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Types of LOGO'S

By definition, a logo is a symbol made up of text and images that identify brands, serving many functions and giving a business a unique mark. Logos are a part of everyday life. You see them on and in your fridge, on your car when you drive from A to B, on your computer when you sit down at your desk or use your smartphone or tablet devices. Surprisingly, something is so ubiquitous, might not be given a tonne of thought, but logos (and logo design) are actually a very intricate process than most people realize.

There are many categories of logos, each with their own unique advantages.

Lettermark, Monogram, Initialism, Acronym

Lettermarks, Monograms, Initialism or Acronym logos are typography-based logos comprised of a few letters, usually a company's initials. It uses text to create a unique typographic mark. When a company has a lengthy name, initialism is useful (when there are 2 or 3 words to remember) and if a new entry to the marketplace, it is wise to include the full business name below the logo as well, til such a time of recognition.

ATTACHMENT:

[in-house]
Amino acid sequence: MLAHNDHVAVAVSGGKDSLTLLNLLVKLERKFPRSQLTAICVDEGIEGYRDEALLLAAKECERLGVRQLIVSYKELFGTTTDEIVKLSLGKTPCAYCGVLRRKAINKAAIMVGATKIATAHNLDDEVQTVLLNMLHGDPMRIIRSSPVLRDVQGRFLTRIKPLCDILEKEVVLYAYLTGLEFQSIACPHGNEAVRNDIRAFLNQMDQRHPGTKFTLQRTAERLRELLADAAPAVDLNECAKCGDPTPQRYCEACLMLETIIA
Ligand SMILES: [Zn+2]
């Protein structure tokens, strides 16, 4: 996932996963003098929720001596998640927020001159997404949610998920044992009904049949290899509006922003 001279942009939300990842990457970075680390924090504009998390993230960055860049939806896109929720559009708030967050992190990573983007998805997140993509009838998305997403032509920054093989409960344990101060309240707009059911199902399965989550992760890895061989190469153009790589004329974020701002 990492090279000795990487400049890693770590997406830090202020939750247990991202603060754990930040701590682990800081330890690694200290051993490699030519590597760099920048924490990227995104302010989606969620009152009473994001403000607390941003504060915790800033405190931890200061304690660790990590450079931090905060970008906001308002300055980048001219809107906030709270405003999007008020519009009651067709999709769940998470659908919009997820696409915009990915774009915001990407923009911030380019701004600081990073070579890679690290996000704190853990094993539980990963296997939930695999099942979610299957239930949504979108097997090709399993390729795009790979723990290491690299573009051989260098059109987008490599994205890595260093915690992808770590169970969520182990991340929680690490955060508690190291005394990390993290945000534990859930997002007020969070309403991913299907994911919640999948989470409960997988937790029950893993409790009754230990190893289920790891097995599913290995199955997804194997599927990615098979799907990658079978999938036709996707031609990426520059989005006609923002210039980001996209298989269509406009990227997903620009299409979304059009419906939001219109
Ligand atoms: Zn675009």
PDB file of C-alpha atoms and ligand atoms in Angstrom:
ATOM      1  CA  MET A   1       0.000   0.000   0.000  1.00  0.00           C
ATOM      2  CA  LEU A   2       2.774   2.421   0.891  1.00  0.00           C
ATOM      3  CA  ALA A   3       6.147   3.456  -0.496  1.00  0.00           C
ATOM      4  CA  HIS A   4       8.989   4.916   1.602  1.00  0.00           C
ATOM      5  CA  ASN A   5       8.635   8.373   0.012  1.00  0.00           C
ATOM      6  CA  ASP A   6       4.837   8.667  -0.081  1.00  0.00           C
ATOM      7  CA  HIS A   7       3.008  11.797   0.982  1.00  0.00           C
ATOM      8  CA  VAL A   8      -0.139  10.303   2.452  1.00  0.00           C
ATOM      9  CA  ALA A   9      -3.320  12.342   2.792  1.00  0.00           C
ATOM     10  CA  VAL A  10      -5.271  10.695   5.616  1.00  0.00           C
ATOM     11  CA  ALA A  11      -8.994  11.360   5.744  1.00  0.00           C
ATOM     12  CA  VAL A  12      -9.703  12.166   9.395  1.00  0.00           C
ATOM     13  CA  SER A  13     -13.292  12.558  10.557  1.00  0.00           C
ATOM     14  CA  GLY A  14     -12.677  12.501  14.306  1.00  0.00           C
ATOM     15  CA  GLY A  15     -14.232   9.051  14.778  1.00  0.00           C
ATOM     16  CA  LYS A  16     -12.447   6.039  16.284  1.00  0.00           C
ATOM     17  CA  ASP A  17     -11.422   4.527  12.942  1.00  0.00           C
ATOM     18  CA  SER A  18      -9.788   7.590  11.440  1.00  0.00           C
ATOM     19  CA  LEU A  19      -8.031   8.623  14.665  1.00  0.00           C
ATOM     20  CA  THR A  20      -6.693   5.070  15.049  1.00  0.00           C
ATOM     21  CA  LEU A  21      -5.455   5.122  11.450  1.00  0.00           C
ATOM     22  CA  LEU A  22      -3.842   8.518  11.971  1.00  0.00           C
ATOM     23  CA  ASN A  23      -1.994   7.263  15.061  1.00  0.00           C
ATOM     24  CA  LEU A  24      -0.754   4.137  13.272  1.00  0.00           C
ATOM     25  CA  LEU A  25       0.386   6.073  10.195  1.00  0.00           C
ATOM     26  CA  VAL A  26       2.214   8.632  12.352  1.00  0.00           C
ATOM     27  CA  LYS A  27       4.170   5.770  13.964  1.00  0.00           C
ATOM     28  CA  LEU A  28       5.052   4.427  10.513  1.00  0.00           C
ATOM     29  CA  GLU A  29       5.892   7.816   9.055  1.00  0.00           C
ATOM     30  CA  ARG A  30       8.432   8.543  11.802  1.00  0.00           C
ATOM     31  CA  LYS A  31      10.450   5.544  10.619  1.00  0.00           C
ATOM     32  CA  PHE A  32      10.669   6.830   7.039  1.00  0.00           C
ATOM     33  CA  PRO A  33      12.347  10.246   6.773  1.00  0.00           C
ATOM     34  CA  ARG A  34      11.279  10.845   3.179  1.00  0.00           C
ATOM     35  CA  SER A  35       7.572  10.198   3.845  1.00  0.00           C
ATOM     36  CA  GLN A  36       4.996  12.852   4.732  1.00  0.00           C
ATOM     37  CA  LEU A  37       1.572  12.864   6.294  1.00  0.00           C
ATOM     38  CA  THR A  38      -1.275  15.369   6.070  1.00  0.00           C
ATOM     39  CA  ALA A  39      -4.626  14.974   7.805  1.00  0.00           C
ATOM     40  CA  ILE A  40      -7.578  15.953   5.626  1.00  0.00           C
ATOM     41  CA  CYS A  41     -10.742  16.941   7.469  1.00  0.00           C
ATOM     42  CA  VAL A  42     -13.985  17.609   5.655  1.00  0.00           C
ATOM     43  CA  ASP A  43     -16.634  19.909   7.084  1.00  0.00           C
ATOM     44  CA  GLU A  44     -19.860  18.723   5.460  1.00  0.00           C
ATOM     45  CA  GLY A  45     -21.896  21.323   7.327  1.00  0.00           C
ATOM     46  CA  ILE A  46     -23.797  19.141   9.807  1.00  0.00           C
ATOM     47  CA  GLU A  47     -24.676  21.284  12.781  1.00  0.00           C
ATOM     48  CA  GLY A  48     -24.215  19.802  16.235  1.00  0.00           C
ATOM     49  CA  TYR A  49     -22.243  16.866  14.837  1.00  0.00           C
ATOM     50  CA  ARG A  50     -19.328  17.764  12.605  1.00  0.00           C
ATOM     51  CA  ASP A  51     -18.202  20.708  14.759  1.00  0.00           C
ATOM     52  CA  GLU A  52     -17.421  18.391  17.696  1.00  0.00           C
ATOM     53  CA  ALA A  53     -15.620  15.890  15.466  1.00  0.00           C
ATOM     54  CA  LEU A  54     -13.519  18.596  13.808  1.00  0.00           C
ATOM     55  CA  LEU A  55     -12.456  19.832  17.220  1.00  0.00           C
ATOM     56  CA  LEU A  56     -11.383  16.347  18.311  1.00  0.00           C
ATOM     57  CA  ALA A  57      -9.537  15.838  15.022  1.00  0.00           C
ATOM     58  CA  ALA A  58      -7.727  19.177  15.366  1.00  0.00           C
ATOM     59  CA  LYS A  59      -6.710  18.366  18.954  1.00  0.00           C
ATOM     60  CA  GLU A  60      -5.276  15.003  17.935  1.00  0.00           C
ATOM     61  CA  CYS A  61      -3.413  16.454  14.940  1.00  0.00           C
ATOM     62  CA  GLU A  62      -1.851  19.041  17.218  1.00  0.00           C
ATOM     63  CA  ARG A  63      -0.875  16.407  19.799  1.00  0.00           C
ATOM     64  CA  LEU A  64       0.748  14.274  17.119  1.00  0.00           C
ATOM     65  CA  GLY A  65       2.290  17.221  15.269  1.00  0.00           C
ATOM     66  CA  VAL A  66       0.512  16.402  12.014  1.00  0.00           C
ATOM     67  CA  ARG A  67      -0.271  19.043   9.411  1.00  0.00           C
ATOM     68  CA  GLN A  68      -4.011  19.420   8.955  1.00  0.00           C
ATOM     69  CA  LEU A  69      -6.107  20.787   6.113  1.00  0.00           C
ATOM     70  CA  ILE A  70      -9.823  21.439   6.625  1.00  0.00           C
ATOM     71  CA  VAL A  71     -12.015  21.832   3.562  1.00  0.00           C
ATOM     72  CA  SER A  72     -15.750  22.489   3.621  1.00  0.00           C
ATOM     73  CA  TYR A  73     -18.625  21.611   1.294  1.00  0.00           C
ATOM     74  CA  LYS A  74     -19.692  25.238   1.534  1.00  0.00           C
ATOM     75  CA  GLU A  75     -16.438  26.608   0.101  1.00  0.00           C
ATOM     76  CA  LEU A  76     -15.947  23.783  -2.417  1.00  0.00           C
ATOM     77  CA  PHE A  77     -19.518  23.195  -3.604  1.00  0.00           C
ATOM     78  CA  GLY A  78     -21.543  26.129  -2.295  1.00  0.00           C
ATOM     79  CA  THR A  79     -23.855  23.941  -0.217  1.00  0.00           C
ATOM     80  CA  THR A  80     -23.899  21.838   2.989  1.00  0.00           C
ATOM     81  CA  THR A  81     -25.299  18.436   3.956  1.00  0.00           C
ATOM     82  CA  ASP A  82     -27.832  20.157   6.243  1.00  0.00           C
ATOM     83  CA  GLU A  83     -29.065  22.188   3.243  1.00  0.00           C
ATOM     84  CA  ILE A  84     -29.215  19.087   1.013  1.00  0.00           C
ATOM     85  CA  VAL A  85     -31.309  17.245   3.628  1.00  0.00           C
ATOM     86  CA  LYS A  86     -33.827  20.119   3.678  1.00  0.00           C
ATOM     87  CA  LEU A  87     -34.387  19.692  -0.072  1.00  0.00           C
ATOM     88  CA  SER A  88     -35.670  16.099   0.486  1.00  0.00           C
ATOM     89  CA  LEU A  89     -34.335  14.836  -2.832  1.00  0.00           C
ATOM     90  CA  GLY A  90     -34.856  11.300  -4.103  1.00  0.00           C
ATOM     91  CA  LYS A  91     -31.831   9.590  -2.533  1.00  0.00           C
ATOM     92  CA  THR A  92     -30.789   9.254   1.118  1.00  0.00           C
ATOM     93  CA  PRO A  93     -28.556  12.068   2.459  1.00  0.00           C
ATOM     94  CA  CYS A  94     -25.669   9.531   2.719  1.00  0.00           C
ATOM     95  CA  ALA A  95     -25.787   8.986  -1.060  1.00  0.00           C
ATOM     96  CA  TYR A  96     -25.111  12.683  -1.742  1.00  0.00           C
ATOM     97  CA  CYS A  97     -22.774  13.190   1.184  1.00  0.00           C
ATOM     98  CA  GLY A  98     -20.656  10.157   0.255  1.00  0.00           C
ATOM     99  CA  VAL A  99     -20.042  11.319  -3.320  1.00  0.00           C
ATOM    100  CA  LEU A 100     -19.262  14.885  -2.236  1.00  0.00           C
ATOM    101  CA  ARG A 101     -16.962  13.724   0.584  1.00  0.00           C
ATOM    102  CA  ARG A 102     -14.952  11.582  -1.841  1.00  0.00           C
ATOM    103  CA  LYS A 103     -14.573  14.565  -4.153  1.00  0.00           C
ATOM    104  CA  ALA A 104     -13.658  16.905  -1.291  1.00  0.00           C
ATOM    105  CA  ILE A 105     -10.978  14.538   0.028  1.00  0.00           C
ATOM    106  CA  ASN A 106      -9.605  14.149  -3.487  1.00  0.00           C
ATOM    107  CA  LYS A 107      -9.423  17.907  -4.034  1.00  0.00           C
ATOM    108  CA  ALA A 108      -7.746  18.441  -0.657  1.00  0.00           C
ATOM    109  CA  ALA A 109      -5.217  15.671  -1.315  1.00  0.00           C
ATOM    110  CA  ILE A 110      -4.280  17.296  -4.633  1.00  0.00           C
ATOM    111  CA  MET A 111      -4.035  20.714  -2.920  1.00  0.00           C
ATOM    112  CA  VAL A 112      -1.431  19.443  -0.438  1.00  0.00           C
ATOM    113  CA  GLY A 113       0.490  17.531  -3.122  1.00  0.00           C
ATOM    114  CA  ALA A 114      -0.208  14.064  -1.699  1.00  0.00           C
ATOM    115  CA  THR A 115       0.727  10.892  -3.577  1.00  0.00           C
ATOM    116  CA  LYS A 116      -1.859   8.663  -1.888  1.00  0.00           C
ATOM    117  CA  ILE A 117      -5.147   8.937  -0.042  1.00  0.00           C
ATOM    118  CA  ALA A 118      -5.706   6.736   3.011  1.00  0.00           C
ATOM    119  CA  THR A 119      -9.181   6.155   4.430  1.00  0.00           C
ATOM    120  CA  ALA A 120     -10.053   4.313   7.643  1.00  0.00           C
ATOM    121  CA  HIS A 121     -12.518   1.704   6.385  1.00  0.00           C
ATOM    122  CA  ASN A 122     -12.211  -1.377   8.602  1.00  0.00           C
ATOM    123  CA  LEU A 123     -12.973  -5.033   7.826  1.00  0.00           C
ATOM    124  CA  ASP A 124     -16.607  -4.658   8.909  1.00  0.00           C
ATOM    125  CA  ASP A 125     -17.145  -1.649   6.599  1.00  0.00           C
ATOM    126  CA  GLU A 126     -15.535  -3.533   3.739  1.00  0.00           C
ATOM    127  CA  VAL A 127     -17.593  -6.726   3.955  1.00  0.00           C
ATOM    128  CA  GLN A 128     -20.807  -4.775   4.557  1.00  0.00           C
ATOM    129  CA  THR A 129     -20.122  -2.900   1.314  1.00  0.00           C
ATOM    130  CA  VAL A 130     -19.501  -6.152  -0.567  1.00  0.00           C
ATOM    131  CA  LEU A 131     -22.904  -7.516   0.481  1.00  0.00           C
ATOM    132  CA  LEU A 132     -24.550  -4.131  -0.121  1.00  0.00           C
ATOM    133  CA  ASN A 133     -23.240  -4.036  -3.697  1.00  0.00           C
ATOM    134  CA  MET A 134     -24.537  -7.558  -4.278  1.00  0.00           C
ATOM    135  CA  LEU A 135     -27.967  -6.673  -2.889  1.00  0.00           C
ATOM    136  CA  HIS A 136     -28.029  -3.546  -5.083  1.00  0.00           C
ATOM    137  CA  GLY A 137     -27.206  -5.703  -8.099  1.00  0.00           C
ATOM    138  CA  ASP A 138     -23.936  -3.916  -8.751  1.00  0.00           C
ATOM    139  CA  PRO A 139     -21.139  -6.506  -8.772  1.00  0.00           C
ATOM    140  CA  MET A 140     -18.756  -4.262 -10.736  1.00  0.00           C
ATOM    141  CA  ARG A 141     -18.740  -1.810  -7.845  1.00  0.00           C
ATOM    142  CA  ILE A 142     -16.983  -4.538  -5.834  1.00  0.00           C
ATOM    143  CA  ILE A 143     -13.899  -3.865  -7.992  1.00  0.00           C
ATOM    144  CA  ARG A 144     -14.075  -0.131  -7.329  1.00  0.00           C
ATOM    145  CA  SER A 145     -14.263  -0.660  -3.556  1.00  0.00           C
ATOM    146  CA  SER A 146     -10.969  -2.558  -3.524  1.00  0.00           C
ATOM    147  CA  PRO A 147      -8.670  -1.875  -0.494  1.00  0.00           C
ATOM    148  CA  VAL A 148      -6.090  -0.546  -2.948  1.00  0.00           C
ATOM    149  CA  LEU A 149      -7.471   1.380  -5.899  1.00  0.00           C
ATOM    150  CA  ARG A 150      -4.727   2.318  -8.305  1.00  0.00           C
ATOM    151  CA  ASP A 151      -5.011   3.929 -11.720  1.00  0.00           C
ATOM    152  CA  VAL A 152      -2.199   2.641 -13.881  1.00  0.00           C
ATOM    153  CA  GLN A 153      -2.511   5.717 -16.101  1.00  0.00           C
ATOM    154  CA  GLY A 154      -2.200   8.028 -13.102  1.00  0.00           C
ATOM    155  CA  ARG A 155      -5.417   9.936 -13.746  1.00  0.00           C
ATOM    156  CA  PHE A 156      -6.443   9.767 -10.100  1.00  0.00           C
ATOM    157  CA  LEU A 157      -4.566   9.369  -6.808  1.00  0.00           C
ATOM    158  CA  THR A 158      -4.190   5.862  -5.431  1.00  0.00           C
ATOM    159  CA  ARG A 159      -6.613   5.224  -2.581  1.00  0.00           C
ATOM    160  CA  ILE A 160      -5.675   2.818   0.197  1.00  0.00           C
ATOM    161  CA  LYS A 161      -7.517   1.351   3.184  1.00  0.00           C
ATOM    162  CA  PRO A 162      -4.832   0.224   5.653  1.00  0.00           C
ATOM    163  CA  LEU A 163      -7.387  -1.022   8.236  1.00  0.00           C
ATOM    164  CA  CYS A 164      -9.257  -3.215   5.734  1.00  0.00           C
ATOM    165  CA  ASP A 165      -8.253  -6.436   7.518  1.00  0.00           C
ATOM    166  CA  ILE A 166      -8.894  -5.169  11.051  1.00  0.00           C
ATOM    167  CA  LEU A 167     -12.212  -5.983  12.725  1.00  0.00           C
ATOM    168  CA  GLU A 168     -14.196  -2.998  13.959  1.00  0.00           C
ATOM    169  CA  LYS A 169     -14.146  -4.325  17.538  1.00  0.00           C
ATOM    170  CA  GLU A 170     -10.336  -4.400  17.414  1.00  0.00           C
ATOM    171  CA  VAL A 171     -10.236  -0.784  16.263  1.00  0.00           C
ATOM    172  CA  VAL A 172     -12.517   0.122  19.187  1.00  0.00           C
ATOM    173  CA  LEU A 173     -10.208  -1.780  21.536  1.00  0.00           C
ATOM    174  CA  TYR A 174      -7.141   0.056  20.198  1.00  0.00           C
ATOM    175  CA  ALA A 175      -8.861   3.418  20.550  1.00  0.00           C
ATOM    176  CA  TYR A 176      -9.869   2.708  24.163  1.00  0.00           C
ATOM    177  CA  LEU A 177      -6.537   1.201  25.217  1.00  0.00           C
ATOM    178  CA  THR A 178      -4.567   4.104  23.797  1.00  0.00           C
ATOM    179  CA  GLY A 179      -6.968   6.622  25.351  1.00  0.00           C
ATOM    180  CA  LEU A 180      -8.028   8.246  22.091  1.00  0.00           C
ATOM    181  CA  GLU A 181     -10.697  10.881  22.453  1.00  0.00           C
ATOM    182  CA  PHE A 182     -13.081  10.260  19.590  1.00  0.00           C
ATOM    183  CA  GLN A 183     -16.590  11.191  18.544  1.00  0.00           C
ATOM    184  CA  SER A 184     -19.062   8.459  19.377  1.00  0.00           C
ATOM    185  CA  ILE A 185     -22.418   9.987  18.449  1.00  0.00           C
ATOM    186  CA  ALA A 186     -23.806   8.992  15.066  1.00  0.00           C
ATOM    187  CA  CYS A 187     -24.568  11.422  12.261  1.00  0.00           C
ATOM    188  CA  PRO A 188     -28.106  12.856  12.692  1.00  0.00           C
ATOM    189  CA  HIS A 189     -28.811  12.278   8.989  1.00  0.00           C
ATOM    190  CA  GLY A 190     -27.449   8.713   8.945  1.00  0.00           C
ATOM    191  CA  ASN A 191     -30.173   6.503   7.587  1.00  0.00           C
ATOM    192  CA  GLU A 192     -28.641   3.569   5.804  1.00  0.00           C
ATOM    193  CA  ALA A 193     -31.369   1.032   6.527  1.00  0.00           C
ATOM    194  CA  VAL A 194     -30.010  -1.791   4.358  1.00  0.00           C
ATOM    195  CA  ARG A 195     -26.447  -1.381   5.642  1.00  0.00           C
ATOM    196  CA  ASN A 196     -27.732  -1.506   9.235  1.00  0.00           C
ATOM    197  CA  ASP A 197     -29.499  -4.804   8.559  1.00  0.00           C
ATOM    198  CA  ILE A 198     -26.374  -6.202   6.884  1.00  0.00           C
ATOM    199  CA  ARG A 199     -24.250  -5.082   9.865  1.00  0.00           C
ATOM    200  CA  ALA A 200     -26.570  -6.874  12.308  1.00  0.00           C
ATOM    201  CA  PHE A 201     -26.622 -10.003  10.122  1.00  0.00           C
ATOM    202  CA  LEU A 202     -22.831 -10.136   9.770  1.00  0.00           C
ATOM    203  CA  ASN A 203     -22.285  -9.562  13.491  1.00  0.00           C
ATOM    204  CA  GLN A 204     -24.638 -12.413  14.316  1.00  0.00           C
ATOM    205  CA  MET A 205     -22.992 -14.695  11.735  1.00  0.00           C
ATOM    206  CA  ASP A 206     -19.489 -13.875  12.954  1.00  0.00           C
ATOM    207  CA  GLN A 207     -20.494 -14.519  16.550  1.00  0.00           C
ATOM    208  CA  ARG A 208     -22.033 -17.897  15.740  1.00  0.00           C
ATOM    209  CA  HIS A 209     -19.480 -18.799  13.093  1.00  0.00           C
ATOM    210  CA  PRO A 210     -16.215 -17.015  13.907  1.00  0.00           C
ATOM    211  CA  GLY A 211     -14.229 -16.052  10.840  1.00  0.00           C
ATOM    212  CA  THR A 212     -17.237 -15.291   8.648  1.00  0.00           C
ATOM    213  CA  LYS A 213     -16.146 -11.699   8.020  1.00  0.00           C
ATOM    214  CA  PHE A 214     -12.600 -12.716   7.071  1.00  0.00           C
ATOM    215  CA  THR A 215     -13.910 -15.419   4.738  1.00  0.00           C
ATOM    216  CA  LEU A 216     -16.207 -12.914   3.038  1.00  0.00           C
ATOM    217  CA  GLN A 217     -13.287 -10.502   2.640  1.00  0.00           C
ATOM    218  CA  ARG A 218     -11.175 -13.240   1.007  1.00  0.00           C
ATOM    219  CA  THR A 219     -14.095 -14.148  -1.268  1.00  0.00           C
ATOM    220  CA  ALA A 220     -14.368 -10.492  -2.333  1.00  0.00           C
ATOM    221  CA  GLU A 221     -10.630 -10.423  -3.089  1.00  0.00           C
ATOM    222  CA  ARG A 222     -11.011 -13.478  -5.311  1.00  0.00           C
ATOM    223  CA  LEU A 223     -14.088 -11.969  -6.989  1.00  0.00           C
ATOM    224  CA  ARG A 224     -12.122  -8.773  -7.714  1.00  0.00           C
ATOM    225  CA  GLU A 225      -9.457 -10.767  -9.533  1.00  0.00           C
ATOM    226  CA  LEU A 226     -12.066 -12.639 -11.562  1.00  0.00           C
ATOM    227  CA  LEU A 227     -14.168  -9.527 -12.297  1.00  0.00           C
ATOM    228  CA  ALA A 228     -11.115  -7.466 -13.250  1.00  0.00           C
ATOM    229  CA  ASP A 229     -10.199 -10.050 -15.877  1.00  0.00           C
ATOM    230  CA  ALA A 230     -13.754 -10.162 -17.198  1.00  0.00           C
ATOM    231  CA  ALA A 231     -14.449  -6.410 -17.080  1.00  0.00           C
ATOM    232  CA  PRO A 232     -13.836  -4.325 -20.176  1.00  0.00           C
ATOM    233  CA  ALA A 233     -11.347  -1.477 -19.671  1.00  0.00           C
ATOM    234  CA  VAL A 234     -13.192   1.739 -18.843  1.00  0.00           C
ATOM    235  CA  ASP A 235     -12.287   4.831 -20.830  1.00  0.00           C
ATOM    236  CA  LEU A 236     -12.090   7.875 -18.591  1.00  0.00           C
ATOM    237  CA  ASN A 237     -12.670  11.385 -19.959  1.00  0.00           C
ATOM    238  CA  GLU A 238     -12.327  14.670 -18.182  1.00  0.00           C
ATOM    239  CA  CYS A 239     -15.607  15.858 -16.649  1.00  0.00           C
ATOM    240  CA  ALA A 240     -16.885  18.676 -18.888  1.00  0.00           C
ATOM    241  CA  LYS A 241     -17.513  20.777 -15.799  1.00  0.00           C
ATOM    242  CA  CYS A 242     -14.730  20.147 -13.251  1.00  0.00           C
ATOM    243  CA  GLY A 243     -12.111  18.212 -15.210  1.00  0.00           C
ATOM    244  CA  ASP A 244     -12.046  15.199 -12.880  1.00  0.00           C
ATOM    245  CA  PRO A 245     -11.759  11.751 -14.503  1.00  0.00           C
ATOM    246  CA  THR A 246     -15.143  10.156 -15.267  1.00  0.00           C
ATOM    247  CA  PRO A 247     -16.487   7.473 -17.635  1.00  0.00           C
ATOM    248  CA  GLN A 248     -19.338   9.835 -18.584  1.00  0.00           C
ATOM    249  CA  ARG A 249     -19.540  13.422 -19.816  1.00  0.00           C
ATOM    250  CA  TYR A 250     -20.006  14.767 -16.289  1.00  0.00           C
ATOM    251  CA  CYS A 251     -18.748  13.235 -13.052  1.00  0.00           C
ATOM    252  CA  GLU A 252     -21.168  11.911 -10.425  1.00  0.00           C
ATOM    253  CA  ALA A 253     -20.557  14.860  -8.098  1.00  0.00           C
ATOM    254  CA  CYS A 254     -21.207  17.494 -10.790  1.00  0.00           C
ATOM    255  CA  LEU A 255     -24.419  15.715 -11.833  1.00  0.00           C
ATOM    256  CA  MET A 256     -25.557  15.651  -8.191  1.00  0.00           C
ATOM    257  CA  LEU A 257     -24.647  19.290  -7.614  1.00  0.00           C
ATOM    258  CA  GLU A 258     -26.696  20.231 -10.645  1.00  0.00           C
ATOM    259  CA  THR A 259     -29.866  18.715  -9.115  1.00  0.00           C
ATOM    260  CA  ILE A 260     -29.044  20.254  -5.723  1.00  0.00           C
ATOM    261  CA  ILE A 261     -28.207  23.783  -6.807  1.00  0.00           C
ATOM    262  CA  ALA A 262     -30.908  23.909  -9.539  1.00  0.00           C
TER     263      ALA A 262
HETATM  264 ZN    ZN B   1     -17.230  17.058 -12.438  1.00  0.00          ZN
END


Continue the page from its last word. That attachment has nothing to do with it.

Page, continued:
A monogram is a motif made by overlapping or combining two or more letters or other graphemes to form one symbol. Monograms are often made by combining the initials of an individual or a company, as the symbol of the logo and popular in fashion.

37% of the world’s top 100 brands use this type of logo. A lettermark logo works for businesses/companies:

  • whose initials portray a better image than that of the company’s full original name

  • a company with a long/large name that can be abbreviated

Wordmark, Logotype

Similar to a lettermark, a wordmark logo is a font-based logo that focuses on a business’ name alone. Wordmark logos work really well when a company has a succinct and distinct name, the name itself is catchy and memorable so, when combined with strong typography, the logo helps create strong brand recognition. 

A wordmark logo works for businesses/companies that:

  • are trying to build a name of their own

  • interlinking products with a name more clearly

  • focussing and creating brand awareness with limited funds

Pictorial Marks, Logo Symbol, Brandmarks